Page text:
What I can tell you is that the above image shows the naming convention of Cisco IOS images. You will oftenly see the above format used in the naming of IOS image.


The first part is quite self explanatory, hardware is the hardware supported by the IOS.


This is where you can find out the features supported by the IOS. This is the new naming convention of Cisco IOS, some older version still use letters to describe the features. The "Legacy naming convention" can be quite confusing, so it's good they decided to change the naming convention.

Cisco distributes IOS packages according their features, take a look at the following diagram:

The higher the features set, the more features it has. You can check the features of Cisco IOS image with the tool provided by Cisco.
Access the tool at cisco site, and you can search by features, IOS image name, platform, product code, and you can even compare features between images. Great tool you should try.

For the legacy naming convention, you can find it formated as yyyy, where the y can be replaced by the following letters:
  • b - For Apple talk support
  • c - For CommServer lite (CiscoPro)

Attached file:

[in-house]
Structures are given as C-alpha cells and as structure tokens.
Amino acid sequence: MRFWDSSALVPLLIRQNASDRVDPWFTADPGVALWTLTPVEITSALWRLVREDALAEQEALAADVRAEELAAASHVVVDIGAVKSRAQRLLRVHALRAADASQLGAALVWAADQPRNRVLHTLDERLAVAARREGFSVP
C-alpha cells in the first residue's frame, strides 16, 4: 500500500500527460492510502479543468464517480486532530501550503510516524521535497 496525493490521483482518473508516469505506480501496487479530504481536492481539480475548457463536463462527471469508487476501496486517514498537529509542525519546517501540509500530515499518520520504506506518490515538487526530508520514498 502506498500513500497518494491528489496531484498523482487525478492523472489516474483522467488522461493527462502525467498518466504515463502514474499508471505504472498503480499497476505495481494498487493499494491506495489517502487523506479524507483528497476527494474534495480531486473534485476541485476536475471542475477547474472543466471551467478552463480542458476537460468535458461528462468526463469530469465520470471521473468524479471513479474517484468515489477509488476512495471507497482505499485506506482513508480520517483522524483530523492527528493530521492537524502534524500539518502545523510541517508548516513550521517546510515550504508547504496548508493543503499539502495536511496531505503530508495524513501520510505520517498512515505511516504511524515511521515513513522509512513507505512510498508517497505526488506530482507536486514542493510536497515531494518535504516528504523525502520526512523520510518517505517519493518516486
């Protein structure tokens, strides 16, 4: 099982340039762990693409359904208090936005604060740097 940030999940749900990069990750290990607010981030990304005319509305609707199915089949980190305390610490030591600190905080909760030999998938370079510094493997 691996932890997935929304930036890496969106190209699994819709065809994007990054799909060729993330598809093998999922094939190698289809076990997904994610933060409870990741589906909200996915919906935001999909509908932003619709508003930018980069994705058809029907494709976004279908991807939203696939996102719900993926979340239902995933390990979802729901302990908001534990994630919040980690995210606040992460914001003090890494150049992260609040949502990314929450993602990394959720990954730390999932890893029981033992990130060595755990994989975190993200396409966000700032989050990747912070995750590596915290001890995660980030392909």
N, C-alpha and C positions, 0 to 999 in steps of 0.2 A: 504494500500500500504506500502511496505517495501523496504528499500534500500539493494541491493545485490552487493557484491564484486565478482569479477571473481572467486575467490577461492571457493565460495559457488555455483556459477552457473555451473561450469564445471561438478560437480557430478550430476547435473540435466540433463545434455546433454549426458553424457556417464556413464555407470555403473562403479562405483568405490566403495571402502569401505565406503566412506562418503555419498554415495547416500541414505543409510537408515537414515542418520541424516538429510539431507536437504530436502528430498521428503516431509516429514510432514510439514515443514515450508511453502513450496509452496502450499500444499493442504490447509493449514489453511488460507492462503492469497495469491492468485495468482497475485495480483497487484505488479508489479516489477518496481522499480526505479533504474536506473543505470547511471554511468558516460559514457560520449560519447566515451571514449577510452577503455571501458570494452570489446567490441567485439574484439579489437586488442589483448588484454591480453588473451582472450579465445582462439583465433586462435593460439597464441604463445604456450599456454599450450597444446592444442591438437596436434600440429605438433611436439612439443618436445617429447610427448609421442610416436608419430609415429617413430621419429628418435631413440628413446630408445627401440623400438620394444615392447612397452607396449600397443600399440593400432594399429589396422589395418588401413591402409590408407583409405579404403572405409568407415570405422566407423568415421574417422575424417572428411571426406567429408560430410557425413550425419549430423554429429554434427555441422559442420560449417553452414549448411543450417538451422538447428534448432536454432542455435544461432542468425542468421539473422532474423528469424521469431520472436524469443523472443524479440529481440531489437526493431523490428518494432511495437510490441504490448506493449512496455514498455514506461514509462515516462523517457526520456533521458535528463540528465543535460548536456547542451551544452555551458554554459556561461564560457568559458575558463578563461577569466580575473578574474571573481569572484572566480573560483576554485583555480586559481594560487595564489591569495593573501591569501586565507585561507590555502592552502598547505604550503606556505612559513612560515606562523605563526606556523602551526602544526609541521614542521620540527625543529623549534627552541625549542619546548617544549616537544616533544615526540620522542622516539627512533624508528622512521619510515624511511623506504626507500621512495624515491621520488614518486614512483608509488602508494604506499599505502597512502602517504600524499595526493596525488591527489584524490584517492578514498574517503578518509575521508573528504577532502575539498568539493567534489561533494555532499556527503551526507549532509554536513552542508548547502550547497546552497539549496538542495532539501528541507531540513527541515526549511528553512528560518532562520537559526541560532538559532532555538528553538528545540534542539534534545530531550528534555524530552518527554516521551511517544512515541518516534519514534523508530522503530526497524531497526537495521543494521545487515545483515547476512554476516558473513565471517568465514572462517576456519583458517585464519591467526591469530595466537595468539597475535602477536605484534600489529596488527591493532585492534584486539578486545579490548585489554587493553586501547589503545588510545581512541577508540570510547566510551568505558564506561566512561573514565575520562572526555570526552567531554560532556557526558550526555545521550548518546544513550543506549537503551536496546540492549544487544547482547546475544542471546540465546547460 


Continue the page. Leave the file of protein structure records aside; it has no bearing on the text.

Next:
• g - For ISDN subset (SNMP, IP, Bridging, ISDN, PPP, IPX, and AppleTalk)
  • i - For IP sebset (SNMP, IP, Bridging, WAN, Remote Node, and Terminal Services)
  • n - For IPX support
  • q - For asynchronous support
  • t - For Telco return (12.0)
  • y - For reduced IP (SNMP, IP RIP/IGRP/EIGRP, Bridging, ISDN, and PPP)
  • (c1003 or c1004)
  • z - For managed modems
  • 40 - For 40 bit encryption
  • 50 - For 50 bit encryption 

    This section tells you from which memory location the IOS and what format of compression it uses. Check the following for the formats
    • f - flash
    • m - RAM
    • r - ROM
    • l - the image will be relocated at run time  
    • And these are the compression types:
      • z - zip compression
      • x - mzip compression
      • w - “STAC” compression

      These shows the release version number of the IOS image.


      The last part shows whether the image is T Release (new feature release identifier), S (individual release), or XR (modular packages).

      For further reference you can see the complete list here and here.

      I've made a mistake when I first bought my router, I didn't ask about the IOS version of the router so I ended up with a very basic IOS version not having even DHCP server feature.
      You don't want to make same mistake, so get familiar with Cisco IOS naming convention.

      If you already bought it, check the features supported by the image with the Cisco tool I told you above.

      You need also consider the amount of DRAM of the device. The higher the version and features of an IOS, the more DRAM you need.